Christine Wagner College of Arts and Sciences Dean's Award for Outstanding Achievement in Teaching 2010

Dean’s Award for Outstanding Achievement in Teaching 2010

The College of Arts and Sciences Dean’s Award for Outstanding Achievement in Teaching recognizes our faculty members’ many fine contributions in teaching, advisement and mentoring.  Nominees have completed at least three years of full-time instruction at Albany and have demonstrated exceptional contributions and sustained excellence in teaching and mentoring activity.  This year there were two winners: Duncan Cumming (Music) and Christine Wagner (Psychology).

Christine Wagner was a Psychology major here at Albany who went on to obtain her PhD in Neuroscience from Michigan State.  After some intervening postdoctoral and faculty work including a spell at UMass Amherst the pull of her alma mater became irresistible.  She’s been with the University since 2001.  She’s maintained an outstanding record of publication and external funding in her research in biopsychology – specifically work on neural development, hormones, and behavior.  She has been exceptionally engaged in professional, college, and university service; indeed she is this year’s Chair of CAS Faculty Council. Her instructional and mentoring in behavioral neuroscience spans lower division courses (including one that enrolls more than 200 students) through doctoral work.  She was a co-founder a new interdisciplinary minor in Neuroscience in which she serves as advisor. 

Christine’s teaching integrates psychology and the life sciences.  This semester she is teaching a course jointly with a colleague in Biological Sciences.  Subject matter in neuropsychology is challenging.  In her words it is “astonishingly complex,” and it’s intimidating to some students.  In the classroom she evidently succeeds in negotiating the fine line, as she puts it, between “demystifying” and “oversimplifying” complex material.  The cornerstones of Dr. Wagner’s teaching philosophy are extreme clarity of presentation and an effort to communicate her enthusiasm.  Students’ testimony shows that she succeeds.  One writes: “she has a passion for the subject that rubs off on her students.”

The materials in this case show that Dr. Wagner’s teaching methods are flexible and engaging, her tests rigorous, grade distributions appropriate, and student accomplishments impressive.  Her course evaluations are outstanding. This is particularly impressive in her large undergraduate which is clearly challenging to students.  She is clearly exceptionally self-aware about teaching and clearly succeeds in matching the style to the class.  Lecture segments are interspersed with other materials, including video clips and informal discussions, as she finds just the right pace to move ahead while still responding to questions.  The selection committee was particularly impressed by her approach in Advanced Behavioral Neuroscience where she uses the primary research literature instead of a conventional textbook.  This approach requires a lot of work for her and calls forth more effort from students.  One letter characterizes it as Socratic; she herself describes as a “return to basics” which encourages students to think critically and get away from the “textbook as gospel” mindset.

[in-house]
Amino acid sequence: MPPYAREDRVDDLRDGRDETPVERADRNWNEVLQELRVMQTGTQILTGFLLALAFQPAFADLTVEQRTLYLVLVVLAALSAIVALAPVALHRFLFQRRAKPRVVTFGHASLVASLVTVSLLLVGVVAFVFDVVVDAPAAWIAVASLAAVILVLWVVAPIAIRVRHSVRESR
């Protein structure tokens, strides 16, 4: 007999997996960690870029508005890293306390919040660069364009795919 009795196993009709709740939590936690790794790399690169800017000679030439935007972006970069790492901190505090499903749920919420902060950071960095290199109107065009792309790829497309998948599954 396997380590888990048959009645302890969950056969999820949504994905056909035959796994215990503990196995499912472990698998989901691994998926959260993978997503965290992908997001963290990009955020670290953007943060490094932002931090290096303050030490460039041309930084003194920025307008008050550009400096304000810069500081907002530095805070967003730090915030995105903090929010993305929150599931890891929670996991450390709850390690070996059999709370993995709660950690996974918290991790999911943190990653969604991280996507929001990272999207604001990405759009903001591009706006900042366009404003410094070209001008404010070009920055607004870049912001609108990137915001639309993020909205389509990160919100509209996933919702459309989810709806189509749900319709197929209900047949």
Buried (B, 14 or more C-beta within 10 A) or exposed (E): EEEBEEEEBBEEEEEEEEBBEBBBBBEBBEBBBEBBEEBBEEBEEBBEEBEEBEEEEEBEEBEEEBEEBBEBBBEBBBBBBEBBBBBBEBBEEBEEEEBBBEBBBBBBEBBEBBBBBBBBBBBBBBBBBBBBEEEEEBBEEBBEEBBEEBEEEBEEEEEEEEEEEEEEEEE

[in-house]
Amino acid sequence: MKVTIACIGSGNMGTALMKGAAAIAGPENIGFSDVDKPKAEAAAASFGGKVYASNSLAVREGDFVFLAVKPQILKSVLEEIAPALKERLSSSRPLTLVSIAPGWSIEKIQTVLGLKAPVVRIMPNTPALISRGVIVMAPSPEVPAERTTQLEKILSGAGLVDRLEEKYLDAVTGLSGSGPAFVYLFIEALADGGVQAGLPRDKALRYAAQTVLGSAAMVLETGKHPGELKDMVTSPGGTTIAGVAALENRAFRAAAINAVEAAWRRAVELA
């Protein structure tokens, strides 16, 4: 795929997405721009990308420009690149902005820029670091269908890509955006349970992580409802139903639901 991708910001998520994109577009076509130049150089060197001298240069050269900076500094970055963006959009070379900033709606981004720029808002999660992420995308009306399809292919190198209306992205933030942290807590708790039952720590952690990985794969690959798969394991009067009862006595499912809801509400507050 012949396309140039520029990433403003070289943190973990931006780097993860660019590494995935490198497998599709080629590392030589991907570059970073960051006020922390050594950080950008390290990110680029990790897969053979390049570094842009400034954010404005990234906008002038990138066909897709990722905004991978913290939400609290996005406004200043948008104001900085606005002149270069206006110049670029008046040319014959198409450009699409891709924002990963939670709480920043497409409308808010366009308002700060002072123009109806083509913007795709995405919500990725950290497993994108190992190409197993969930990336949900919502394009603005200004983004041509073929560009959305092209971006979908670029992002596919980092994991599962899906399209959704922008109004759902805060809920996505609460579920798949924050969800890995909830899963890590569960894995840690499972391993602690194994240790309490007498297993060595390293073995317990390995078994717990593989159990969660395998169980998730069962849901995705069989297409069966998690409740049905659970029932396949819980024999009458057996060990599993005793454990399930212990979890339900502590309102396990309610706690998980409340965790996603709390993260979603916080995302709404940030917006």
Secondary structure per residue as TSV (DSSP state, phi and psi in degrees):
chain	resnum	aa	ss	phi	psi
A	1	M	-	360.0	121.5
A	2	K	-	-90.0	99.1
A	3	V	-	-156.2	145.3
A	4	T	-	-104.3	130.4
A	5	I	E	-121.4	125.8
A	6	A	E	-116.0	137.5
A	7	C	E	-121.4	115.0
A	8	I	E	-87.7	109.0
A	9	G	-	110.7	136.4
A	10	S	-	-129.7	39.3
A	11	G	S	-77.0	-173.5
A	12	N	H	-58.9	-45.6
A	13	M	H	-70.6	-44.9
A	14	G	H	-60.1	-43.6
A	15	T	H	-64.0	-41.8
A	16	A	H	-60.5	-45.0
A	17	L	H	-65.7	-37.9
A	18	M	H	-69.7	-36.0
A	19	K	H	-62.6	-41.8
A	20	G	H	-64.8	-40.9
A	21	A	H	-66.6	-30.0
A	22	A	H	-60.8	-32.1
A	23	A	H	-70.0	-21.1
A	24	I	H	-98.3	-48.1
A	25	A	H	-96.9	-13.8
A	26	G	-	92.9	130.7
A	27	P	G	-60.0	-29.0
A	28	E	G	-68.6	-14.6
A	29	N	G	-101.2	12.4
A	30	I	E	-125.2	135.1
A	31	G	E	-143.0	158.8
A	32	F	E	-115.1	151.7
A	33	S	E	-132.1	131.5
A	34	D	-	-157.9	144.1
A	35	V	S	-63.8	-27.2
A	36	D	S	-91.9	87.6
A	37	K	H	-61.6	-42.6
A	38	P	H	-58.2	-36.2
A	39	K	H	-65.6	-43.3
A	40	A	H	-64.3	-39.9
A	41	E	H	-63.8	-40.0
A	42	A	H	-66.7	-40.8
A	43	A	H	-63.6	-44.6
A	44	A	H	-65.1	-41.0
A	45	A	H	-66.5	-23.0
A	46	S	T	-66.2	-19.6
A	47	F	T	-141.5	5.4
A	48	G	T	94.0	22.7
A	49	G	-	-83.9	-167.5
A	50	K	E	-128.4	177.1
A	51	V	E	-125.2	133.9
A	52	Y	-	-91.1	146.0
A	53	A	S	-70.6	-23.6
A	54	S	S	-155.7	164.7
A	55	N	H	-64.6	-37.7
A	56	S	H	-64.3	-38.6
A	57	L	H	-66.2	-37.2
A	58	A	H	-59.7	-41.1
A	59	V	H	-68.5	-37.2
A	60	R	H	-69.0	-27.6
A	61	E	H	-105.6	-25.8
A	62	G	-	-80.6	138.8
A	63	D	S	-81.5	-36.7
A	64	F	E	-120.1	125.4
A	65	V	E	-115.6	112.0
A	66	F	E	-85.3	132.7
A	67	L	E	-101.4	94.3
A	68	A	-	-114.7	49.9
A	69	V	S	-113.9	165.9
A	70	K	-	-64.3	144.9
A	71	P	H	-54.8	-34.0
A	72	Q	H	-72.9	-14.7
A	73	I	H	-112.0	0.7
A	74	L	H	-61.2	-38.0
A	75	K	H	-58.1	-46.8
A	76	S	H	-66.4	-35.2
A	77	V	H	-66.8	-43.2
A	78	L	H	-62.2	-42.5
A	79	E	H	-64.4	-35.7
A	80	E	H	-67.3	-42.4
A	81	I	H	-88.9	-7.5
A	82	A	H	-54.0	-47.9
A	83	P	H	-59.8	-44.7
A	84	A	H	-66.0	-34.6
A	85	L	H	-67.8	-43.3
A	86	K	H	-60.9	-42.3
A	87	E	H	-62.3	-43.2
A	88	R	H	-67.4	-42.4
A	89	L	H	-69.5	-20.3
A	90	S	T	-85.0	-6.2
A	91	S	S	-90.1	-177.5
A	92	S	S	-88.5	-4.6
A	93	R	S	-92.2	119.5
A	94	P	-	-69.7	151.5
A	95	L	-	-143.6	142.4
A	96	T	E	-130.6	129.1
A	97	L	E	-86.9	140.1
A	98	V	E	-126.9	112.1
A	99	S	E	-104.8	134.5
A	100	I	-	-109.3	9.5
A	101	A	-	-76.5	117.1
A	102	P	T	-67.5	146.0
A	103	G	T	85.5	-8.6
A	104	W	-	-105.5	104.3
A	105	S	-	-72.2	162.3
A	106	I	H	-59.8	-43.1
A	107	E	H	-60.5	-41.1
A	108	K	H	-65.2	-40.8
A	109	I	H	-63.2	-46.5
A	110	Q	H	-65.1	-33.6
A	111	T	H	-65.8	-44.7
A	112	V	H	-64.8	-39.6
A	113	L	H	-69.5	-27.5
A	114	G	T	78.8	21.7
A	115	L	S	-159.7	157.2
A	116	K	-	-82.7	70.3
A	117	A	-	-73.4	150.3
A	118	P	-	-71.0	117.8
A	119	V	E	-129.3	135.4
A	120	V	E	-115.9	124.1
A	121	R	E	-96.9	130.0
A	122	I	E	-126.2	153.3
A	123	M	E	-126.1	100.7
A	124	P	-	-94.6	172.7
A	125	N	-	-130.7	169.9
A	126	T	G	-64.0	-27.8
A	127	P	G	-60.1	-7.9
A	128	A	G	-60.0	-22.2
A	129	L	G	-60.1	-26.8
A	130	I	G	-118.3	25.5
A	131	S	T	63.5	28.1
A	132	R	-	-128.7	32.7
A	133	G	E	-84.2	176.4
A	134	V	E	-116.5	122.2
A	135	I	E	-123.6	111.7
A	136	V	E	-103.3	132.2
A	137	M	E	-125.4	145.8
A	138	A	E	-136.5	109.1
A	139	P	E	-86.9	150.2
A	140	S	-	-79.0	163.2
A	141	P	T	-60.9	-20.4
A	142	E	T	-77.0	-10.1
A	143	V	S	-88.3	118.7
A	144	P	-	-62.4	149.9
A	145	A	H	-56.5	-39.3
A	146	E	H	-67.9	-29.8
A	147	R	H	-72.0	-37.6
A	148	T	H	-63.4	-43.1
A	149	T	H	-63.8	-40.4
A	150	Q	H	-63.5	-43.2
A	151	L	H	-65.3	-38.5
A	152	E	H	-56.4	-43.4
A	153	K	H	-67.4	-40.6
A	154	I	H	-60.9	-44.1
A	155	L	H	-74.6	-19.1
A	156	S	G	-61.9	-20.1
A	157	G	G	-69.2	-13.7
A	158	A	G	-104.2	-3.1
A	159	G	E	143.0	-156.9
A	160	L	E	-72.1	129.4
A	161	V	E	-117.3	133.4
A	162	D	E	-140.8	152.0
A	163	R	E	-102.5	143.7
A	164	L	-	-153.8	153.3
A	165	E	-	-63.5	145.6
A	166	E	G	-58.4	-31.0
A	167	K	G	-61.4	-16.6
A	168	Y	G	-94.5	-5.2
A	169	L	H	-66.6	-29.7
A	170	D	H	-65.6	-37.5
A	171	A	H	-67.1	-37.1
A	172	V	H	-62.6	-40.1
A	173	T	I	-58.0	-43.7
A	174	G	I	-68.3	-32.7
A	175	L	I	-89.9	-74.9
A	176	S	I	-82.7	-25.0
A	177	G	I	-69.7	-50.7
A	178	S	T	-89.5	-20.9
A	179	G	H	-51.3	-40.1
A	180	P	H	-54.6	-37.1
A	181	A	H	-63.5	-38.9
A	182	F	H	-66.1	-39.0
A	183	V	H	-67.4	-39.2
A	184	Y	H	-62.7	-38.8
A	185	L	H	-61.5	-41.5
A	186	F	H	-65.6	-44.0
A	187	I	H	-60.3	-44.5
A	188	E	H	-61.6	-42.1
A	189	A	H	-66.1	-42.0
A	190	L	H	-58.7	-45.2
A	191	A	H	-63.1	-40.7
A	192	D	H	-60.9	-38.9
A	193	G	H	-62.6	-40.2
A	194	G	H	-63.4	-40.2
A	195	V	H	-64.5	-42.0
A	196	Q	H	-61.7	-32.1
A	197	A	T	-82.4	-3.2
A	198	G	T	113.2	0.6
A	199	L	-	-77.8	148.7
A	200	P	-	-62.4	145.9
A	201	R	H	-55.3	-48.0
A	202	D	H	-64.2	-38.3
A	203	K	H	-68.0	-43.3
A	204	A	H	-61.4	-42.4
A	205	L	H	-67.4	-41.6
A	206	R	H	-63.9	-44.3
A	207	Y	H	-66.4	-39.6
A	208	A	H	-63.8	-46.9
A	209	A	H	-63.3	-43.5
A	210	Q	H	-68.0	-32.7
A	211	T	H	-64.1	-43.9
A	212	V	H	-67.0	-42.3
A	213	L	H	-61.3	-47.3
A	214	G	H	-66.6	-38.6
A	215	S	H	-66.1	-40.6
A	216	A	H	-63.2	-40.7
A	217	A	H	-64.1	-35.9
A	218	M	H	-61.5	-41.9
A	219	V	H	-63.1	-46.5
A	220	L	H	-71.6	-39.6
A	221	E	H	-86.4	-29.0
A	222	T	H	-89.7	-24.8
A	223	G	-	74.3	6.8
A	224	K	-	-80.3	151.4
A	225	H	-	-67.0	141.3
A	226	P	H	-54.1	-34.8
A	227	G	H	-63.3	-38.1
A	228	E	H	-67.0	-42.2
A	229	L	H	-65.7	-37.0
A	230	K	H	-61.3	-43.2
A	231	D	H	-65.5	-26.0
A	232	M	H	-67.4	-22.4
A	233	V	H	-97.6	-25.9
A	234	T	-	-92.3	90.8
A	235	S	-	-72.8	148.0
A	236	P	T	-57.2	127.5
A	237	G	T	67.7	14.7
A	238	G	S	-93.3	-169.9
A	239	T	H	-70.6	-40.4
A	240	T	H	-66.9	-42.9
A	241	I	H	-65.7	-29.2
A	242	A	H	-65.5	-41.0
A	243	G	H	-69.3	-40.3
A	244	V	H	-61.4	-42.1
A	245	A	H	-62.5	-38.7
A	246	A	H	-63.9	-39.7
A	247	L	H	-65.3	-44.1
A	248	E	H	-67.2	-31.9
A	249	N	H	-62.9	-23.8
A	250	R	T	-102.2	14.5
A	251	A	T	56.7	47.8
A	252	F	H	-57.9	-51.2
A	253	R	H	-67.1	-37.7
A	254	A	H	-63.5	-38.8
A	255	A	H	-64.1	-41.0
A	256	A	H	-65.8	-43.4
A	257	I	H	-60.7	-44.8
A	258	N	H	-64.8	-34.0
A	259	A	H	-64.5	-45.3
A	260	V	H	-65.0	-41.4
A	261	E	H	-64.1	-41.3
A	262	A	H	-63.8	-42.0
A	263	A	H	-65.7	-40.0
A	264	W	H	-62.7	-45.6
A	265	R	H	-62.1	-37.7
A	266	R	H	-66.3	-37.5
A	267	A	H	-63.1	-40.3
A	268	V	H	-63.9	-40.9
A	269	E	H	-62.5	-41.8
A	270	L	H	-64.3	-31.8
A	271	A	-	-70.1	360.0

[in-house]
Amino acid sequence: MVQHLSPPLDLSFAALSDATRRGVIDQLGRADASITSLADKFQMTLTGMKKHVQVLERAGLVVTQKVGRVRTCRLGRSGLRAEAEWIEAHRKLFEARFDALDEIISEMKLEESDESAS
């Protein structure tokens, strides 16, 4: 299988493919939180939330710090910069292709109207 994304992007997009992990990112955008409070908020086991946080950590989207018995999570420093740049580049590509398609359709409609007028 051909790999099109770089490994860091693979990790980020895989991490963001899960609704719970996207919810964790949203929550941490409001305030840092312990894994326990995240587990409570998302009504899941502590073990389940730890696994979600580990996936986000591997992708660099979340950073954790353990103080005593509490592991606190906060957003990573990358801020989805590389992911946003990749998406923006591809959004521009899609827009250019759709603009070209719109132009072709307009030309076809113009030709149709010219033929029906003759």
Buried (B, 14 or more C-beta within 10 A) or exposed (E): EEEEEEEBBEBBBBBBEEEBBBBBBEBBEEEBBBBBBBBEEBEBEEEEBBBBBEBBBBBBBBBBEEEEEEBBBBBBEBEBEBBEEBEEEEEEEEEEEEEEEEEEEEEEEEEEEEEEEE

Every semester she involves undergraduates in her research lab, sometimes working on their own projects, sometimes on Honors theses.  She also undertakes a good deal of writing-intensive instruction.  Students describe her as “inspiring,” “engaging,” “stimulating,” “fascinating,” “fantastic,” “helpful,” “passionate,” “an exceptional professor,” “a great teacher. She provides “Some of the best teaching I’ve ever had,” “She makes everything clear. Best professor I’ve ever had”  “Dr. Wagner is a fantastic instructor and has an incredible ability to “translate the class information into a comprehensible language for students”

One really notable measure of Christine’s success as a teacher and mentor of doctoral students is their extraordinary professional trajectory in postdoctoral work, funding, and placement as tenure-track faculty in highly ranked institutions.

I’ll let the last word go to a distinguished colleague in another department, who describes her teaching as “elegant, effective and an example of what a first rate undergraduate education should include … She … has generated an environment within which students can learn and grow, and has taught them priceless skills – reading, critical thinking, and the ability to express their thoughts clearly. What more can one ask?  This was the best class I have evaluated during my [more than 30] years at Albany.”

Christine Wagner
Psychology Department
Research Behavioral Neuroscience
Center for Neuroscience Research